‘One of the biggest problems in engineering education is the lack of validation that Black minds matter’
Eight research teams at the University of Michigan received funding for their projects aimed at exploring “persistent racial disparities embedded in systems ranging from health, education and wealth to criminal justice and infrastructure.”
The funded projects ranged from “Epistemic Reconstruction: Teaching Engineering Through the Lens of Urban Blackness” to “Does Critical Reflection about Institutionalized Racism and Climate Change Promote Critical Action among Indigenous Peoples in the U.S.?” according to the news release.
The engineering project researcher, James Holly, shared his goals further with The College Fix.
“The purpose…. is to examine the effects of recasting engineering knowledge through the legacy of Black folks’ making, and making do, in urban spaces,” Holly wrote in his email.
When asked asked how he thought bringing black voices into engineering could help the field progress, Holly responded that it “provides an analytical schema to identify the presence of anti-Blackness in engineering content and culture, design curricula that affirm Blackness in engineering, and consider ways to cultivate supportive engineering teaching and learning experiences for all people.”
Holly also referenced an article he wrote for the American Society for Engineering Education to explain why it is important to address “anti-Black racism” in the pedagogies used by professors.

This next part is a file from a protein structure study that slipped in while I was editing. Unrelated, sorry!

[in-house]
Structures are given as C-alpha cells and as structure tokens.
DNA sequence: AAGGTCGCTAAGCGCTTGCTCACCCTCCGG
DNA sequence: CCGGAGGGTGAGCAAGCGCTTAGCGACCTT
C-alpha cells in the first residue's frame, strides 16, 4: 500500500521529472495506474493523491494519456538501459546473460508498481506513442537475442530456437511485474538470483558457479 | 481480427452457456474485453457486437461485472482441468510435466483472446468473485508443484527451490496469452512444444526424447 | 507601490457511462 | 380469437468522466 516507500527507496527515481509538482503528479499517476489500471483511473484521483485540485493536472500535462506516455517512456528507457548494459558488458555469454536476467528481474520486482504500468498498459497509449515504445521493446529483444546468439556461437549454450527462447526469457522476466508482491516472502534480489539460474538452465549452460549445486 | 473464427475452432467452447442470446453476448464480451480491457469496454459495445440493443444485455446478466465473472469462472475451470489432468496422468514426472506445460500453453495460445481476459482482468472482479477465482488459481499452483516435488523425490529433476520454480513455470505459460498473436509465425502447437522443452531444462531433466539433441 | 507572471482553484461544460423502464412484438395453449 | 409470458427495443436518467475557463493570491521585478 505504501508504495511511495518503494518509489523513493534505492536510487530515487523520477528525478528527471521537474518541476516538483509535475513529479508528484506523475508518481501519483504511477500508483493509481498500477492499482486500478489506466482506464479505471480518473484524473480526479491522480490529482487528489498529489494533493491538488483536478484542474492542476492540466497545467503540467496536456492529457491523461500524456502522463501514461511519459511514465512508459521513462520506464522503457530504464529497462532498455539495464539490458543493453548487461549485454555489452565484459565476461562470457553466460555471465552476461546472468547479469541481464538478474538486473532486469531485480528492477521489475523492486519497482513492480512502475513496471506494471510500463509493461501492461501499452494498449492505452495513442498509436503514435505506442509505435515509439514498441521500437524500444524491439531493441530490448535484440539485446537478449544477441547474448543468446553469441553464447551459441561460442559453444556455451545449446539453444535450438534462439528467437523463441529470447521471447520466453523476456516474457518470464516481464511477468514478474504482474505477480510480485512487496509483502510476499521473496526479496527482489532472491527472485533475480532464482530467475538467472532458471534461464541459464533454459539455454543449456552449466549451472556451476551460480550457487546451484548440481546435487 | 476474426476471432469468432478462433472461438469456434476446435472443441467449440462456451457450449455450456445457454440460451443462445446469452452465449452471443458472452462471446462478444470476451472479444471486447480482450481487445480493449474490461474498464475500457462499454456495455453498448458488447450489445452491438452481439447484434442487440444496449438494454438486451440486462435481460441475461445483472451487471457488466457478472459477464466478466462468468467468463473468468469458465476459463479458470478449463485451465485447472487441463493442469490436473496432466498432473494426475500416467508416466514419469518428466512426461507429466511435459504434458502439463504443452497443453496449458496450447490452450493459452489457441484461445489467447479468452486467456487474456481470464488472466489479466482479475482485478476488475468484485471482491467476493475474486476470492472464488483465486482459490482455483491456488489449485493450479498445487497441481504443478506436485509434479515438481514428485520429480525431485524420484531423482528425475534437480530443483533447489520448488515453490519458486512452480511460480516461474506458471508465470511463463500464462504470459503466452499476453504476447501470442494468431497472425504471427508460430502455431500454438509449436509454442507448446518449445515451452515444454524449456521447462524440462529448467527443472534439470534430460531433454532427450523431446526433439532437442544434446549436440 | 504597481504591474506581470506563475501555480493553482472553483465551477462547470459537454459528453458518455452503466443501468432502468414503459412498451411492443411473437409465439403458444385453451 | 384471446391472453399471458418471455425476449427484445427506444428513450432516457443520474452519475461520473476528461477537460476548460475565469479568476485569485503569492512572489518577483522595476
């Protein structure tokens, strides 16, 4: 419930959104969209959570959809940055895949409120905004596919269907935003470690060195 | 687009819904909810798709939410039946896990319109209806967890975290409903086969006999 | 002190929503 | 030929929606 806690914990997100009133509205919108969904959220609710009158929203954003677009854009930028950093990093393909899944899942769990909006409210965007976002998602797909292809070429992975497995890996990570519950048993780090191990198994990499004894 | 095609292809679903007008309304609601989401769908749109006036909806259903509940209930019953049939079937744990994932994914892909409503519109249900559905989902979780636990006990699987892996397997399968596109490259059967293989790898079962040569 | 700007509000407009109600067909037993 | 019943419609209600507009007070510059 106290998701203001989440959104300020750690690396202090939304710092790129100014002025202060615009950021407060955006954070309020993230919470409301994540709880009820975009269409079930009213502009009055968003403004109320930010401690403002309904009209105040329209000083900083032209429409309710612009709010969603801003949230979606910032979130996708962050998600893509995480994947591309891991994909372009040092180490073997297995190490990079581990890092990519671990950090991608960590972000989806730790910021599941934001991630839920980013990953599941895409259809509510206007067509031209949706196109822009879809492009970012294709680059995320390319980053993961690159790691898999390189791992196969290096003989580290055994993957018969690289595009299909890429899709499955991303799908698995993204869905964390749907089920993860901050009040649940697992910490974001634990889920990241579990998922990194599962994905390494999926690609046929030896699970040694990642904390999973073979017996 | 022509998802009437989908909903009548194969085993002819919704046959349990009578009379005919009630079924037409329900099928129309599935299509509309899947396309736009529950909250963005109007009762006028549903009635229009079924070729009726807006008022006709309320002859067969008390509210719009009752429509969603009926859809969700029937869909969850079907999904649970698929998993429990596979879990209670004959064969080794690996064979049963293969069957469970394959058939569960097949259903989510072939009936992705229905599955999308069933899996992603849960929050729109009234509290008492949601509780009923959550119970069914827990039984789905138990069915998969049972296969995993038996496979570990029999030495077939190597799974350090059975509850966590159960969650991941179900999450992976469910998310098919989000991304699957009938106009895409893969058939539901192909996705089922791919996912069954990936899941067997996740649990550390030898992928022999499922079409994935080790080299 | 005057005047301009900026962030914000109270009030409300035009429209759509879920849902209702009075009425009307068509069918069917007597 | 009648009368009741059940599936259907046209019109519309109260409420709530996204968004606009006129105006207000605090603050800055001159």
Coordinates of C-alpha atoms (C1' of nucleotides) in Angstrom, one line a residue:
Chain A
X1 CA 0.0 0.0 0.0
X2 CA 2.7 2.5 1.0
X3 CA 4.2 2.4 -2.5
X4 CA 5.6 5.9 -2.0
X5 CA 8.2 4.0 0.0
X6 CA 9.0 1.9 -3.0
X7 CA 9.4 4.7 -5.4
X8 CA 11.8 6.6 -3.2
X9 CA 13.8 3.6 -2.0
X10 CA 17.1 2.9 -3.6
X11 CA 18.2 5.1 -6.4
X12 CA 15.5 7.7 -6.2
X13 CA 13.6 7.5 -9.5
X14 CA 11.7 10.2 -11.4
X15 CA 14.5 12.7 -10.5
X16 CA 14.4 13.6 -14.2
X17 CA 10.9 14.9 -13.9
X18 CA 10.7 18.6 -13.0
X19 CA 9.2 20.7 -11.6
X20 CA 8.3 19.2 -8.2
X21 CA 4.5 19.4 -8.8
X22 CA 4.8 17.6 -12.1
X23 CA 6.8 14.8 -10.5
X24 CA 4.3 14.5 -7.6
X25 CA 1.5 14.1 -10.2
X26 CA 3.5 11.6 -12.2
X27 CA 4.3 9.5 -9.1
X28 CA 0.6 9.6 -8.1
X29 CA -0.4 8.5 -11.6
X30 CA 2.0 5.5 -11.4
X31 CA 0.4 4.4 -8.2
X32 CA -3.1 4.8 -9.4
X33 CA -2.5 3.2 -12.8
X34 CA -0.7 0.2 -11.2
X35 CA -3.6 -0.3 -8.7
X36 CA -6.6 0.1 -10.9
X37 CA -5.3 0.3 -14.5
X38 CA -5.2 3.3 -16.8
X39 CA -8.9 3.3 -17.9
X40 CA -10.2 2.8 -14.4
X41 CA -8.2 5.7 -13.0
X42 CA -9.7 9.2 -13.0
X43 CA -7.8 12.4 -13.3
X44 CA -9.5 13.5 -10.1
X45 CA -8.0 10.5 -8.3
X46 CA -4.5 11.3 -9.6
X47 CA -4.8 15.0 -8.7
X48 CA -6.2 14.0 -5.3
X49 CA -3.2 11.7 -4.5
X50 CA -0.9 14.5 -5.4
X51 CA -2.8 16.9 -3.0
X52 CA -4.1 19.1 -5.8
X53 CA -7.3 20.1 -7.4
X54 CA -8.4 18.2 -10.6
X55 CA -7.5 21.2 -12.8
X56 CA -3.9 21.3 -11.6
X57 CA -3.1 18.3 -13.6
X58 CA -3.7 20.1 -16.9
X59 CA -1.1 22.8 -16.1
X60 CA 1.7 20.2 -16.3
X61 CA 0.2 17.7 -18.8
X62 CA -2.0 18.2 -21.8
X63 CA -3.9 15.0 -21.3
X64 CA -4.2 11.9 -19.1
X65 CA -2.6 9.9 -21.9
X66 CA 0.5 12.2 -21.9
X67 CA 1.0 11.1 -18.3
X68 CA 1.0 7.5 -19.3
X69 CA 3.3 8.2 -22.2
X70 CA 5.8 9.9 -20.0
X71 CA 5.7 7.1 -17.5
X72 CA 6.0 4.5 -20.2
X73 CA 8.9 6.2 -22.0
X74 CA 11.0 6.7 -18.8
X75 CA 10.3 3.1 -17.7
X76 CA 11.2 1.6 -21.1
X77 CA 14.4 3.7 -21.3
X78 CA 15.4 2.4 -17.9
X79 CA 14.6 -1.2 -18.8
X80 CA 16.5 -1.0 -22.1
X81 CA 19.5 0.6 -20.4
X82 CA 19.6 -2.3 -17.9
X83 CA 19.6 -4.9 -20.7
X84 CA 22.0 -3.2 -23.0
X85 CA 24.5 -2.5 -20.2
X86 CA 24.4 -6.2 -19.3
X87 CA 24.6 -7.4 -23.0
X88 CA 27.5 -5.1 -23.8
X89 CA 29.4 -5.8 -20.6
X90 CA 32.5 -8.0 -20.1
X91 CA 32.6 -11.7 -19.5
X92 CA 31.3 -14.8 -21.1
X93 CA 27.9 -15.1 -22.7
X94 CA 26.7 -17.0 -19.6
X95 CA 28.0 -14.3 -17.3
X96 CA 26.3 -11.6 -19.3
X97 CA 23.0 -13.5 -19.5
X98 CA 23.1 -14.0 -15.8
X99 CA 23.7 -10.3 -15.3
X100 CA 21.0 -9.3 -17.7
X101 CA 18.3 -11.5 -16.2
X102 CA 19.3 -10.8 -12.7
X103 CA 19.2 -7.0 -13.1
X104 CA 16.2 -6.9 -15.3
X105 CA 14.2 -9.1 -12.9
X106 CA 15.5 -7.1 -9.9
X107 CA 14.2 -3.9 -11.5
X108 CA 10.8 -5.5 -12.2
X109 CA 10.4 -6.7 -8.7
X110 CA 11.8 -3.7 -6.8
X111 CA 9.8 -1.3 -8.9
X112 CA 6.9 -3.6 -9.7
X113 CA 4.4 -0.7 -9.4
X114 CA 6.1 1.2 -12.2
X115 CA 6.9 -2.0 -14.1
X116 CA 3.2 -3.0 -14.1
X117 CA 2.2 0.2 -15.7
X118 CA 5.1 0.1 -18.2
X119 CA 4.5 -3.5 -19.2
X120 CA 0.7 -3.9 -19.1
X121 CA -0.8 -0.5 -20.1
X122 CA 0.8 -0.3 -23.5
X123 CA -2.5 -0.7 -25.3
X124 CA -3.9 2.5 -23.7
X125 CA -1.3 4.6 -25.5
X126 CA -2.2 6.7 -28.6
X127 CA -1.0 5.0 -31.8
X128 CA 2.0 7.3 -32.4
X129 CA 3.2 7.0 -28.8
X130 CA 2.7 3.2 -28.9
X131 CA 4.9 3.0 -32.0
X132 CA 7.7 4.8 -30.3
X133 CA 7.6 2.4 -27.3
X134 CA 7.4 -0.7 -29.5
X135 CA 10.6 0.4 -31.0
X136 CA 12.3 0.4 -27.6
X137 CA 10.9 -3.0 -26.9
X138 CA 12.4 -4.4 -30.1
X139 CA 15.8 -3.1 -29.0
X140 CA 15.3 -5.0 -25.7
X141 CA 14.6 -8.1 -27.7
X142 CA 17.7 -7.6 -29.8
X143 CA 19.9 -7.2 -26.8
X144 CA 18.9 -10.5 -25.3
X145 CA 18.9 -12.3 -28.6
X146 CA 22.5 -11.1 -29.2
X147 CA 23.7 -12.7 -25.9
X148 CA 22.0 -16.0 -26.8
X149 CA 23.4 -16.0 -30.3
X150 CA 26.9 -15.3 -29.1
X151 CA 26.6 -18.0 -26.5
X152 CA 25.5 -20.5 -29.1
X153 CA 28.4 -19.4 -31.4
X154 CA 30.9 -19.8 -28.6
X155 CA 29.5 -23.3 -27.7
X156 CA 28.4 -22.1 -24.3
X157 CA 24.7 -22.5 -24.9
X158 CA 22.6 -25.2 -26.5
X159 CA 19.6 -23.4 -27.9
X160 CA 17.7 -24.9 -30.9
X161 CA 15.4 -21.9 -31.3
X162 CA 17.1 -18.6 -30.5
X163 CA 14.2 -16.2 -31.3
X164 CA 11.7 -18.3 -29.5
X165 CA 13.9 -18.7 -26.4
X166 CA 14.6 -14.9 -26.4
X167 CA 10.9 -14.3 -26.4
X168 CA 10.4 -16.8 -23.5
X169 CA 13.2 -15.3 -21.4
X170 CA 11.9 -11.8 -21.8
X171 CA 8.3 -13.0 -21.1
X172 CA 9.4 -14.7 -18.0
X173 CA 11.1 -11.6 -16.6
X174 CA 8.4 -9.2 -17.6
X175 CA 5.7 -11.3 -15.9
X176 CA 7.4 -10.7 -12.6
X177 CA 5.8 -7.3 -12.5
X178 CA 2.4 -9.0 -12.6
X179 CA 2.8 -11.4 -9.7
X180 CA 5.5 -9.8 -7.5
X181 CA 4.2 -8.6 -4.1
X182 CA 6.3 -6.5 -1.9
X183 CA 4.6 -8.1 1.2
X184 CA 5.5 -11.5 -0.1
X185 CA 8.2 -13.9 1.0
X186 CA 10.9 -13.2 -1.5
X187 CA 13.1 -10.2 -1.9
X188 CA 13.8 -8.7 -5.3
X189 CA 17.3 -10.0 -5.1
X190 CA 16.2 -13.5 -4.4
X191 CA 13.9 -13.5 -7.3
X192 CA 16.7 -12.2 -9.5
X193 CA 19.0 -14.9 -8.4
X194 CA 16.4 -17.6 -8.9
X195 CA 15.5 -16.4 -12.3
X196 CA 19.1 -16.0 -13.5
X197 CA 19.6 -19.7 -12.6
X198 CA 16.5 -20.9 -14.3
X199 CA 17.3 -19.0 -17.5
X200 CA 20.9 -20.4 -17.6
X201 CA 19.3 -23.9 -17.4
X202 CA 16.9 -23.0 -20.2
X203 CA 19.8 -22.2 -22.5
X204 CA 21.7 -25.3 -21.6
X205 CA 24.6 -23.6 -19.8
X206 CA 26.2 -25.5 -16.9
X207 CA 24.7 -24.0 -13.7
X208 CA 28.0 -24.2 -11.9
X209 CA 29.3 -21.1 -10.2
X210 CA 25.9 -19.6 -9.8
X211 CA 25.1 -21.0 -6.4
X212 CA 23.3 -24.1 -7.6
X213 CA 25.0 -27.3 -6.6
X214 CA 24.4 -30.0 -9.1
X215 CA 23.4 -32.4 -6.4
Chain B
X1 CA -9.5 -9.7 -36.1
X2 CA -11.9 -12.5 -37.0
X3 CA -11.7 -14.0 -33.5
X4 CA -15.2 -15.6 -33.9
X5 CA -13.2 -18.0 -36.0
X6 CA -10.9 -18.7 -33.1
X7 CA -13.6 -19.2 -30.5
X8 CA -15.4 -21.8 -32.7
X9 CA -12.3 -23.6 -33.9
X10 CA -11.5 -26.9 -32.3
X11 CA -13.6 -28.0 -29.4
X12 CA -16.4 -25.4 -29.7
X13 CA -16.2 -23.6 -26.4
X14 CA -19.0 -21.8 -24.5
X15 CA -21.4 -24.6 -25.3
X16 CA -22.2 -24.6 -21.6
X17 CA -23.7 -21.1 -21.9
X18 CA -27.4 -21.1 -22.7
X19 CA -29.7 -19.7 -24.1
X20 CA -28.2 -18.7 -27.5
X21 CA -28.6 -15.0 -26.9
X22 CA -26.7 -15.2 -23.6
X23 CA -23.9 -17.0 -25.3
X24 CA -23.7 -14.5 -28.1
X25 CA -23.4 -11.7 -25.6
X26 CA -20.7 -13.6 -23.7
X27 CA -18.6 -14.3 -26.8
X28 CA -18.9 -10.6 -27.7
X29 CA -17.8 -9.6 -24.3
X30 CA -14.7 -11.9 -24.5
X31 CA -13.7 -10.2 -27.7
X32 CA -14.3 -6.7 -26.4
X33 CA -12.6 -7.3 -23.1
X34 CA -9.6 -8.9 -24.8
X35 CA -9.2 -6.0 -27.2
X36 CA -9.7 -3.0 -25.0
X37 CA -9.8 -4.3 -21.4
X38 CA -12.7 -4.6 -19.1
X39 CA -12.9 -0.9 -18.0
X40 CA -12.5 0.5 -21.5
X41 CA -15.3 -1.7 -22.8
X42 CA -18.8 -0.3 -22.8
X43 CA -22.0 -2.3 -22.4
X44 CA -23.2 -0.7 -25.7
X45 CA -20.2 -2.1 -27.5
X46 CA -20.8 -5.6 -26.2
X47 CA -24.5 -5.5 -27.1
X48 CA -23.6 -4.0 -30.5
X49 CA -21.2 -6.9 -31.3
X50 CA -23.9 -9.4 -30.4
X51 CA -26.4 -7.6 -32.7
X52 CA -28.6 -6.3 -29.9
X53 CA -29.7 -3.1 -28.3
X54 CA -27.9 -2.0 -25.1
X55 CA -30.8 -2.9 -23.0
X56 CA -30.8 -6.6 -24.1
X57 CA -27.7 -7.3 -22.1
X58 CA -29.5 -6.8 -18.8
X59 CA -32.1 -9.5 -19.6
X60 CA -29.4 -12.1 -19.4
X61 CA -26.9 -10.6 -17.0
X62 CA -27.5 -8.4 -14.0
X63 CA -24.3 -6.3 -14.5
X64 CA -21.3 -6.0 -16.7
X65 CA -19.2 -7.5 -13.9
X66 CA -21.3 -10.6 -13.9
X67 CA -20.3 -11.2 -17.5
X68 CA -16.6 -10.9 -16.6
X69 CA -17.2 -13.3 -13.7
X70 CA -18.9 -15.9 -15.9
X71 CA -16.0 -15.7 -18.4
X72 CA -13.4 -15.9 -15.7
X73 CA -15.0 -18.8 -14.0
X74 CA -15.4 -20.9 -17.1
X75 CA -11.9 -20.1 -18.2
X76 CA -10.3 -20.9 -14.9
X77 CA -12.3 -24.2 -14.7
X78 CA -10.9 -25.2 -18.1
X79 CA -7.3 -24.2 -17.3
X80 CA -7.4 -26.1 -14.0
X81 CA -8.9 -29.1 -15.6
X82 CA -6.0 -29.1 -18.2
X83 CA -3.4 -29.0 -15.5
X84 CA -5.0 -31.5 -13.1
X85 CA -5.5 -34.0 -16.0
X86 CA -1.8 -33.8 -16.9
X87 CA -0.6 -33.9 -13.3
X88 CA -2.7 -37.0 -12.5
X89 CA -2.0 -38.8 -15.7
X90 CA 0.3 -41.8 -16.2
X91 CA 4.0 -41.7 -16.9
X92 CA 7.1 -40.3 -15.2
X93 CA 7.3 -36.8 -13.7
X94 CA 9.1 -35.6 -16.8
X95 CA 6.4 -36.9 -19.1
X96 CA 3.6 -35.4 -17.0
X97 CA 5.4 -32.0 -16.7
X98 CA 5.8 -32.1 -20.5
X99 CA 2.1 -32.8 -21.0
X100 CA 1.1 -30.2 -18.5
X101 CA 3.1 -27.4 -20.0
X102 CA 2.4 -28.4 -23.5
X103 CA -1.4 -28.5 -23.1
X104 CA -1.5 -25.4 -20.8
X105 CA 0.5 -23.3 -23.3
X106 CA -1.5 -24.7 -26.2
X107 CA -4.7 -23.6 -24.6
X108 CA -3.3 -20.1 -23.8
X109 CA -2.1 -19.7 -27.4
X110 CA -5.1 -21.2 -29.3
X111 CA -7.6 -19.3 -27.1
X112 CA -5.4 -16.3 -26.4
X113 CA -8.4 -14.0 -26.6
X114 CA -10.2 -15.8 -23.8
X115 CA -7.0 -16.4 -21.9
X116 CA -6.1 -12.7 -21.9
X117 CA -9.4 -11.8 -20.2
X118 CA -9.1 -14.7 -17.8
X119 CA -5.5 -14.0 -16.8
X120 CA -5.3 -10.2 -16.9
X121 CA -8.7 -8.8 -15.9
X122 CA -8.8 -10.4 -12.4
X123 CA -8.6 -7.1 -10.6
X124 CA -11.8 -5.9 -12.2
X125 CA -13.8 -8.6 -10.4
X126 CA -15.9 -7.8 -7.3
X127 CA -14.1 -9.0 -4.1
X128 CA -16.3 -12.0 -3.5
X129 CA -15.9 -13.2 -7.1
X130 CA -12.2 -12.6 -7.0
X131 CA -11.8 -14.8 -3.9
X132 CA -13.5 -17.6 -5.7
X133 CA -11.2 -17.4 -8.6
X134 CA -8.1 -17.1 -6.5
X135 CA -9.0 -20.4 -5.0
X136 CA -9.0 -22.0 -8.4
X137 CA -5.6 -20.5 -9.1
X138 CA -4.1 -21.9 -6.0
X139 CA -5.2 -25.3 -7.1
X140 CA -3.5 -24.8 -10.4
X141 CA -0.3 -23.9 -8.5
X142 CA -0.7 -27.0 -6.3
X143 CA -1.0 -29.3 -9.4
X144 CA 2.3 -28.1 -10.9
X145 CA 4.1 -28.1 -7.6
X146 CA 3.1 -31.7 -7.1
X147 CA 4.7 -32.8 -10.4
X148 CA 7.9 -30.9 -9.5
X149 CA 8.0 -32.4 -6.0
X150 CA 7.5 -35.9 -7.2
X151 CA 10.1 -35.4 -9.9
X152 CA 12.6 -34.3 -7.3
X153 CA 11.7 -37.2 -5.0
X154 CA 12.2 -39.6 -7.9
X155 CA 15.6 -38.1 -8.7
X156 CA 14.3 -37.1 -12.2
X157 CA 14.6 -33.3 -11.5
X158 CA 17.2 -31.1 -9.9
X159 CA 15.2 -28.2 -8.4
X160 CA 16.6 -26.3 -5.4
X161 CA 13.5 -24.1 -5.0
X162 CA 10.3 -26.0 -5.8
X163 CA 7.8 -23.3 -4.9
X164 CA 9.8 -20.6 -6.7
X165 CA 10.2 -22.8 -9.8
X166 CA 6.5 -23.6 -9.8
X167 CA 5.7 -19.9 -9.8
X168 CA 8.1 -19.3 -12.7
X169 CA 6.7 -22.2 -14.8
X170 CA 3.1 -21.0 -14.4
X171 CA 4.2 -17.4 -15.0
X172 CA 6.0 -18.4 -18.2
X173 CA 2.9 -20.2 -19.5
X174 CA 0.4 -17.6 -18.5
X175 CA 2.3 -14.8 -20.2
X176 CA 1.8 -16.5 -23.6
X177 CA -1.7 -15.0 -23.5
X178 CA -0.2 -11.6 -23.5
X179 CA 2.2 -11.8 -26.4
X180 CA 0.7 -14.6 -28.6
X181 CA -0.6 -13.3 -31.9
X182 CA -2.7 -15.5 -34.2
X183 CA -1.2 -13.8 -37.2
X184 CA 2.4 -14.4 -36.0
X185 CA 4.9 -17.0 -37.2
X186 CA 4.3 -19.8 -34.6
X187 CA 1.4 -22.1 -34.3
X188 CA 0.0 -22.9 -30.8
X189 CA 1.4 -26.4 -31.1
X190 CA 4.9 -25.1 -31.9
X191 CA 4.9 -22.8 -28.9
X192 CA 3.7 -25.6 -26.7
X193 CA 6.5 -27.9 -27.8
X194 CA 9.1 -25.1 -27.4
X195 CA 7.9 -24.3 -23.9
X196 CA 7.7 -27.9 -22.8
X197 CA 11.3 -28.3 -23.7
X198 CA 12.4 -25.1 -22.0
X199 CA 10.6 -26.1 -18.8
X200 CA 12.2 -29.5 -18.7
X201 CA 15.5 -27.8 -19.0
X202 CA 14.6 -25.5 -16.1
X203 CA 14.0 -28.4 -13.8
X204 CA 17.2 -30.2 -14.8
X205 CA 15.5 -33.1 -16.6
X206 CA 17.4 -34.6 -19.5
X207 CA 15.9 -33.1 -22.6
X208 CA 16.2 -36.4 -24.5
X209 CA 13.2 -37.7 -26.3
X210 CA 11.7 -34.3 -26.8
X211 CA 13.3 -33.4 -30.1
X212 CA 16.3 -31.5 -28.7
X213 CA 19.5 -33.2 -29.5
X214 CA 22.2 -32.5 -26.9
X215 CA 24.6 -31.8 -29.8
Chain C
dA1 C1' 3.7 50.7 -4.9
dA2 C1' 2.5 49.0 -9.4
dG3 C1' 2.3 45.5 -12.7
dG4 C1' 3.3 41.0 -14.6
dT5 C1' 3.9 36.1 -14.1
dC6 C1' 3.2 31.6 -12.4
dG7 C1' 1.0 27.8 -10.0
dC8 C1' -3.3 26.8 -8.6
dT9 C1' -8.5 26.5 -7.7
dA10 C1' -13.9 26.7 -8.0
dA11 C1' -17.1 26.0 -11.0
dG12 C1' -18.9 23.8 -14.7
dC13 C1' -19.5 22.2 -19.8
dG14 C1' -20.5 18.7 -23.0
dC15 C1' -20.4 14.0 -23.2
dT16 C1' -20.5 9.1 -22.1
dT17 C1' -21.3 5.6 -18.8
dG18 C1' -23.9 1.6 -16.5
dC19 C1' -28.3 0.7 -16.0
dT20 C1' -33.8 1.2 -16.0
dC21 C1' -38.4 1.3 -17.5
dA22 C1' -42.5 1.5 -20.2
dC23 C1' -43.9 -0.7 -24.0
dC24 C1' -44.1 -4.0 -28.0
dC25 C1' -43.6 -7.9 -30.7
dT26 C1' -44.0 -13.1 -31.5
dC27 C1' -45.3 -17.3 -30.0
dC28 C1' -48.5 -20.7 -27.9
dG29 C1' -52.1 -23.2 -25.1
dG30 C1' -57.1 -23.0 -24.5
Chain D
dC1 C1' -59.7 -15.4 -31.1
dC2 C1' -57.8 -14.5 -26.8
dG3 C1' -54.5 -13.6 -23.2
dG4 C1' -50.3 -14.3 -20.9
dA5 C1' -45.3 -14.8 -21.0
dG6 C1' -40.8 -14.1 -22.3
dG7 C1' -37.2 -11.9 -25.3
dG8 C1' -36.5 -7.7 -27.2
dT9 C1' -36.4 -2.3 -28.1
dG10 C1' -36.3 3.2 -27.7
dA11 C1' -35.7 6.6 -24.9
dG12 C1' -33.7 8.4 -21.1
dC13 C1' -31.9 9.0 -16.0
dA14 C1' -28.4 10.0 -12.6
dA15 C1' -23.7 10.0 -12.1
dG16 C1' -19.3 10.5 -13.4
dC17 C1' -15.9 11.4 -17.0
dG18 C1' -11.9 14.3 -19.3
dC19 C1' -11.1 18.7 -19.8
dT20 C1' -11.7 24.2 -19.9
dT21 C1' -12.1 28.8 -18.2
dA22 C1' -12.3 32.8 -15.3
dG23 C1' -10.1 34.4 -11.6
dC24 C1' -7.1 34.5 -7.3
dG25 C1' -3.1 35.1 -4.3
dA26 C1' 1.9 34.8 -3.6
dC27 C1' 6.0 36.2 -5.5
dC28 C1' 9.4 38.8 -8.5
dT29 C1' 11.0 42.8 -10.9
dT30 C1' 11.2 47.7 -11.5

“Engineering focuses on problem-solving, and one of the biggest problems in engineering education is the lack of validation that Black minds matter—even while many proclaim ‘Black Lives Matter,’” he wrote.
Holly’s project received $50,000 along with six other projects, according to Kim Broekhuizen, a spokesperson for the university.
Project on ‘anti-racist’ faculty evaluations will seek out ‘scholarly devaluation’ by race or gender
The project “Developing anti-racist faculty evaluation practices through an understanding of epistemic exclusion” would receive just under $100,000 in funding, according to Broekhuizen.
That project aims to “survey U-M faculty to understand whether there are race, gender and academic field differences in their experiences of scholarly devaluation and how these experiences affect their workplace attitudes and intentions to remain at U-M and within academia,” according to the news release.
Broekhuizen stated that the projects were chosen from applications submitted by faculty to a selection committee chosen by the research office..
The Fix also reached out to one of the researchers on the project “Does Critical Reflection about Institutionalized Racism and Climate Change Promote Critical Action among Indigenous Peoples in the U.S.?” and asked what the primary goals of the research were, how the study of Indigenous people will further climate change research and to specify the intersection between institutionalized racism and climate change. The research team did not respond.
Nor did Trachette Jackson, the diversity director for the office of research. Jackson stated in the news release that achieving “equity and justice for all” requires “that we gain a deeper understanding of the complex racial inequalities that are embedded in nearly every facet of our society.”
The Fix asked Jackson how she hoped the research would be used and to provide timelines for its progress. Jackson referred The Fix to Alex Piazza, the a different spokesperson, who has not responded to an email sent on September 13.
This is not the first round of grants the public university has given out to fight racism.
The Center for Social Solutions and Poverty Solutions at U-M granted $260,000 in 2020 for the interdisciplinary project “Confronting and Combating Racism.” Funded initiatives included similar research, including “The Study of Black Families’ Response to COVID-19 in the Support of Mathematics Learning,” and “Beyond Rhetoric: Confronting and Combating Racism in Genesee County, Michigan.”